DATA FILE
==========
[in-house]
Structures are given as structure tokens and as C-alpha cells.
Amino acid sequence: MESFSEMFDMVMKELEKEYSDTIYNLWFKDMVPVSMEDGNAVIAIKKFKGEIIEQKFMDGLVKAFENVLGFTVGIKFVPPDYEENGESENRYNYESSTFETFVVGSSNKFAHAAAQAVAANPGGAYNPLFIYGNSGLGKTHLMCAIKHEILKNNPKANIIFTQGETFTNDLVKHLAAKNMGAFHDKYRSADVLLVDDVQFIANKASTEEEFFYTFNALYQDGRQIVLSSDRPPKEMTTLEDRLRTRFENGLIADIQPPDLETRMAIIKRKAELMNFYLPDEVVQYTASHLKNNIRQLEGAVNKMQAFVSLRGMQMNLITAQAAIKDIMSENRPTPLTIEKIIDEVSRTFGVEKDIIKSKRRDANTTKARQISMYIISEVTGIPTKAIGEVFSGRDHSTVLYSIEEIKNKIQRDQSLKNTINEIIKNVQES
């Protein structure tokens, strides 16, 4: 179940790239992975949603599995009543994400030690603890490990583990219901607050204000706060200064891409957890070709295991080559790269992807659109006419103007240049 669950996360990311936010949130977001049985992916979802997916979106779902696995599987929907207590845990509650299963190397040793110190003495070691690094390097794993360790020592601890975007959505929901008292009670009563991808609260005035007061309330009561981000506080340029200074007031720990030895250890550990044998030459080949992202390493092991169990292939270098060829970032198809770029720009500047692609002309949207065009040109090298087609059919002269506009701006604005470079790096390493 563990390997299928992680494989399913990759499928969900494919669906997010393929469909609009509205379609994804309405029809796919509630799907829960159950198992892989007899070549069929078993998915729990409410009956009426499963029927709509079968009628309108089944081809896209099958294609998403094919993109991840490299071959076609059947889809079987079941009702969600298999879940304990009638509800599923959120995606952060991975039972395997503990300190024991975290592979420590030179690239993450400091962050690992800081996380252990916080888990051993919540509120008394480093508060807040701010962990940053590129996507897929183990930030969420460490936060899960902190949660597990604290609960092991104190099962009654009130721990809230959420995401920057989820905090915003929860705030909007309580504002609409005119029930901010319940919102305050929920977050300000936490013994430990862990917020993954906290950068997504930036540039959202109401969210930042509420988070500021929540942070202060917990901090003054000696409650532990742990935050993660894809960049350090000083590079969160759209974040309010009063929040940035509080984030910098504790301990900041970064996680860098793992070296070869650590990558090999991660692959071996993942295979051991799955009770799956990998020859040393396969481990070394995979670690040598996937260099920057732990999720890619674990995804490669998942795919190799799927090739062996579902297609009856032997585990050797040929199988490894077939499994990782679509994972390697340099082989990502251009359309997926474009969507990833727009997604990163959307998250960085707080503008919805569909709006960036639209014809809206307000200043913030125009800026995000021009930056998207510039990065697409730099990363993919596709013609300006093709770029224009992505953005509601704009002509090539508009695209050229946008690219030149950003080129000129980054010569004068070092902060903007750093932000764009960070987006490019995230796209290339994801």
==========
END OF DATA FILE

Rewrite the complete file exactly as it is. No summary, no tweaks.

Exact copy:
[in-house]
Structures are given as structure tokens and as C-alpha cells.
Amino acid sequence: MESFSEMFDMVMKELEKEYSDTIYNLWFKDMVPVSMEDGNAVIAIKKFKGEIIEQKFMDGLVKAFENVLGFTVGIKFVPPDYEENGESENRYNYESSTFETFVVGSSNKFAHAAAQAVAANPGGAYNPLFIYGNSGLGKTHLMCAIKHEILKNNPKANIIFTQGETFTNDLVKHLAAKNMGAFHDKYRSADVLLVDDVQFIANKASTEEEFFYTFNALYQDGRQIVLSSDRPPKEMTTLEDRLRTRFENGLIADIQPPDLETRMAIIKRKAELMNFYLPDEVVQYTASHLKNNIRQLEGAVNKMQAFVSLRGMQMNLITAQAAIKDIMSENRPTPLTIEKIIDEVSRTFGVEKDIIKSKRRDANTTKARQISMYIISEVTGIPTKAIGEVFSGRDHSTVLYSIEEIKNKIQRDQSLKNTINEIIKNVQES
């Protein structure tokens, strides 16, 4: 179940790239992975949603599995009543994400030690603890490990583990219901607050204000706060200064891409957890070709295991080559790269992807659109006419103007240049 669950996360990311936010949130977001049985992916979802997916979106779902696995599987929907207590845990509650299963190397040793110190003495070691690094390097794993360790020592601890975007959505929901008292009670009563991808609260005035007061309330009561981000506080340029200074007031720990030895250890550990044998030459080949992202390493092991169990292939270098060829970032198809770029720009500047692609002309949207065009040109090298087609059919002269506009701006604005470079790096390493 563990390997299928992680494989399913990759499928969900494919669906997010393929469909609009509205379609994804309405029809796919509630799907829960159950198992892989007899070549069929078993998915729990409410009956009426499963029927709509079968009628309108089944081809896209099958294609998403094919993109991840490299071959076609059947889809079987079941009702969600298999879940304990009638509800599923959120995606952060991975039972395997503990300190024991975290592979420590030179690239993450400091962050690992800081996380252990916080888990051993919540509120008394480093508060807040701010962990940053590129996507897929183990930030969420460490936060899960902190949660597990604290609960092991104190099962009654009130721990809230959420995401920057989820905090915003929860705030909007309580504002609409005119029930901010319940919102305050929920977050300000936490013994430990862990917020993954906290950068997504930036540039959202109401969210930042509420988070500021929540942070202060917990901090003054000696409650532990742990935050993660894809960049350090000083590079969160759209974040309010009063929040940035509080984030910098504790301990900041970064996680860098793992070296070869650590990558090999991660692959071996993942295979051991799955009770799956990998020859040393396969481990070394995979670690040598996937260099920057732990999720890619674990995804490669998942795919190799799927090739062996579902297609009856032997585990050797040929199988490894077939499994990782679509994972390697340099082989990502251009359309997926474009969507990833727009997604990163959307998250960085707080503008919805569909709006960036639209014809809206307000200043913030125009800026995000021009930056998207510039990065697409730099990363993919596709013609300006093709770029224009992505953005509601704009002509090539508009695209050229946008690219030149950003080129000129980054010569004068070092902060903007750093932000764009960070987006490019995230796209290339994801």